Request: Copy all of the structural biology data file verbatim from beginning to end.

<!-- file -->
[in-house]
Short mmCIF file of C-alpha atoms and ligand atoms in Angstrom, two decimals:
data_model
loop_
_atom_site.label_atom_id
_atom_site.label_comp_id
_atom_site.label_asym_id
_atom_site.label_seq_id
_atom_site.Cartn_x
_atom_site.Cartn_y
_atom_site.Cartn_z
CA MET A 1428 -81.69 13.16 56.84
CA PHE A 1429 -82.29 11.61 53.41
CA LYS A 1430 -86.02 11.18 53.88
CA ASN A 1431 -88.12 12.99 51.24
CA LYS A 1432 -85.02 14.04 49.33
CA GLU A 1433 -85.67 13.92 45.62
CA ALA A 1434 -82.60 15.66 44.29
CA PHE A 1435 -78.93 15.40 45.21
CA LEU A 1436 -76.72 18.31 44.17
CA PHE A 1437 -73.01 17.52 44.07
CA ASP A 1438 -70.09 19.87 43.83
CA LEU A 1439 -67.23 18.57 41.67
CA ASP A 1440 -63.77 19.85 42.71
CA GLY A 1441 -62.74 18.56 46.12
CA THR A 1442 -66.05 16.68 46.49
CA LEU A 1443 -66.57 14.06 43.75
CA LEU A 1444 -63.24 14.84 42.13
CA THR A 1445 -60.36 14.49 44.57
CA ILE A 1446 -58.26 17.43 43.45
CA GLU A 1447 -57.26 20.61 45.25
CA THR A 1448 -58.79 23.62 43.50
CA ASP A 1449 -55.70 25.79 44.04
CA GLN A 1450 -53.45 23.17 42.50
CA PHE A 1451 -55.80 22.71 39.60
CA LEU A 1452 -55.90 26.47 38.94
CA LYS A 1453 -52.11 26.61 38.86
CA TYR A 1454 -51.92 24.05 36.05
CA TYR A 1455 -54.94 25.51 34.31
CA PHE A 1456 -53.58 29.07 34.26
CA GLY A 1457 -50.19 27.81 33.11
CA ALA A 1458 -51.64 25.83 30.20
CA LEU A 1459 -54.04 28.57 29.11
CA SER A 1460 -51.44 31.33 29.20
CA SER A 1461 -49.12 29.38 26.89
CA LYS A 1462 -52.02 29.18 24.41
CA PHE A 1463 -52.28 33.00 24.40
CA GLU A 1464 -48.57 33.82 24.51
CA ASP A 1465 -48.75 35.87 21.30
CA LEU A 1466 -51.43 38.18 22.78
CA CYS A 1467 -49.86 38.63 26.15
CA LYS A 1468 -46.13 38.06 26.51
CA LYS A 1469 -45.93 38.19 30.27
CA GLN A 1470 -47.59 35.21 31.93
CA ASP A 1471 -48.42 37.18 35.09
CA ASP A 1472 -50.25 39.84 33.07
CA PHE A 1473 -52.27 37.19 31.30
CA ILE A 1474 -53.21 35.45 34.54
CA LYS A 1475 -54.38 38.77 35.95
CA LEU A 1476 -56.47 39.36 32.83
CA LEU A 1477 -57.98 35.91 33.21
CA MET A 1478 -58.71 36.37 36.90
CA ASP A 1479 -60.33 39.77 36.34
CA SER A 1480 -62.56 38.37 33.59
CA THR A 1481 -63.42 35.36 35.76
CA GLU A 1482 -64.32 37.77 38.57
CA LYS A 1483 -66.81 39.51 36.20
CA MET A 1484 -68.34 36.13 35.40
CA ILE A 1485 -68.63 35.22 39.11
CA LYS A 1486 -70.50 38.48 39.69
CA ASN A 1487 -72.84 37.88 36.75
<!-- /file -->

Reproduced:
[in-house]
Short mmCIF file of C-alpha atoms and ligand atoms in Angstrom, two decimals:
data_model
loop_
_atom_site.label_atom_id
_atom_site.label_comp_id
_atom_site.label_asym_id
_atom_site.label_seq_id
_atom_site.Cartn_x
_atom_site.Cartn_y
_atom_site.Cartn_z
CA MET A 1428 -81.69 13.16 56.84
CA PHE A 1429 -82.29 11.61 53.41
CA LYS A 1430 -86.02 11.18 53.88
CA ASN A 1431 -88.12 12.99 51.24
CA LYS A 1432 -85.02 14.04 49.33
CA GLU A 1433 -85.67 13.92 45.62
CA ALA A 1434 -82.60 15.66 44.29
CA PHE A 1435 -78.93 15.40 45.21
CA LEU A 1436 -76.72 18.31 44.17
CA PHE A 1437 -73.01 17.52 44.07
CA ASP A 1438 -70.09 19.87 43.83
CA LEU A 1439 -67.23 18.57 41.67
CA ASP A 1440 -63.77 19.85 42.71
CA GLY A 1441 -62.74 18.56 46.12
CA THR A 1442 -66.05 16.68 46.49
CA LEU A 1443 -66.57 14.06 43.75
CA LEU A 1444 -63.24 14.84 42.13
CA THR A 1445 -60.36 14.49 44.57
CA ILE A 1446 -58.26 17.43 43.45
CA GLU A 1447 -57.26 20.61 45.25
CA THR A 1448 -58.79 23.62 43.50
CA ASP A 1449 -55.70 25.79 44.04
CA GLN A 1450 -53.45 23.17 42.50
CA PHE A 1451 -55.80 22.71 39.60
CA LEU A 1452 -55.90 26.47 38.94
CA LYS A 1453 -52.11 26.61 38.86
CA TYR A 1454 -51.92 24.05 36.05
CA TYR A 1455 -54.94 25.51 34.31
CA PHE A 1456 -53.58 29.07 34.26
CA GLY A 1457 -50.19 27.81 33.11
CA ALA A 1458 -51.64 25.83 30.20
CA LEU A 1459 -54.04 28.57 29.11
CA SER A 1460 -51.44 31.33 29.20
CA SER A 1461 -49.12 29.38 26.89
CA LYS A 1462 -52.02 29.18 24.41
CA PHE A 1463 -52.28 33.00 24.40
CA GLU A 1464 -48.57 33.82 24.51
CA ASP A 1465 -48.75 35.87 21.30
CA LEU A 1466 -51.43 38.18 22.78
CA CYS A 1467 -49.86 38.63 26.15
CA LYS A 1468 -46.13 38.06 26.51
CA LYS A 1469 -45.93 38.19 30.27
CA GLN A 1470 -47.59 35.21 31.93
CA ASP A 1471 -48.42 37.18 35.09
CA ASP A 1472 -50.25 39.84 33.07
CA PHE A 1473 -52.27 37.19 31.30
CA ILE A 1474 -53.21 35.45 34.54
CA LYS A 1475 -54.38 38.77 35.95
CA LEU A 1476 -56.47 39.36 32.83
CA LEU A 1477 -57.98 35.91 33.21
CA MET A 1478 -58.71 36.37 36.90
CA ASP A 1479 -60.33 39.77 36.34
CA SER A 1480 -62.56 38.37 33.59
CA THR A 1481 -63.42 35.36 35.76
CA GLU A 1482 -64.32 37.77 38.57
CA LYS A 1483 -66.81 39.51 36.20
CA MET A 1484 -68.34 36.13 35.40
CA ILE A 1485 -68.63 35.22 39.11
CA LYS A 1486 -70.50 38.48 39.69
CA ASN A 1487 -72.84 37.88 36.75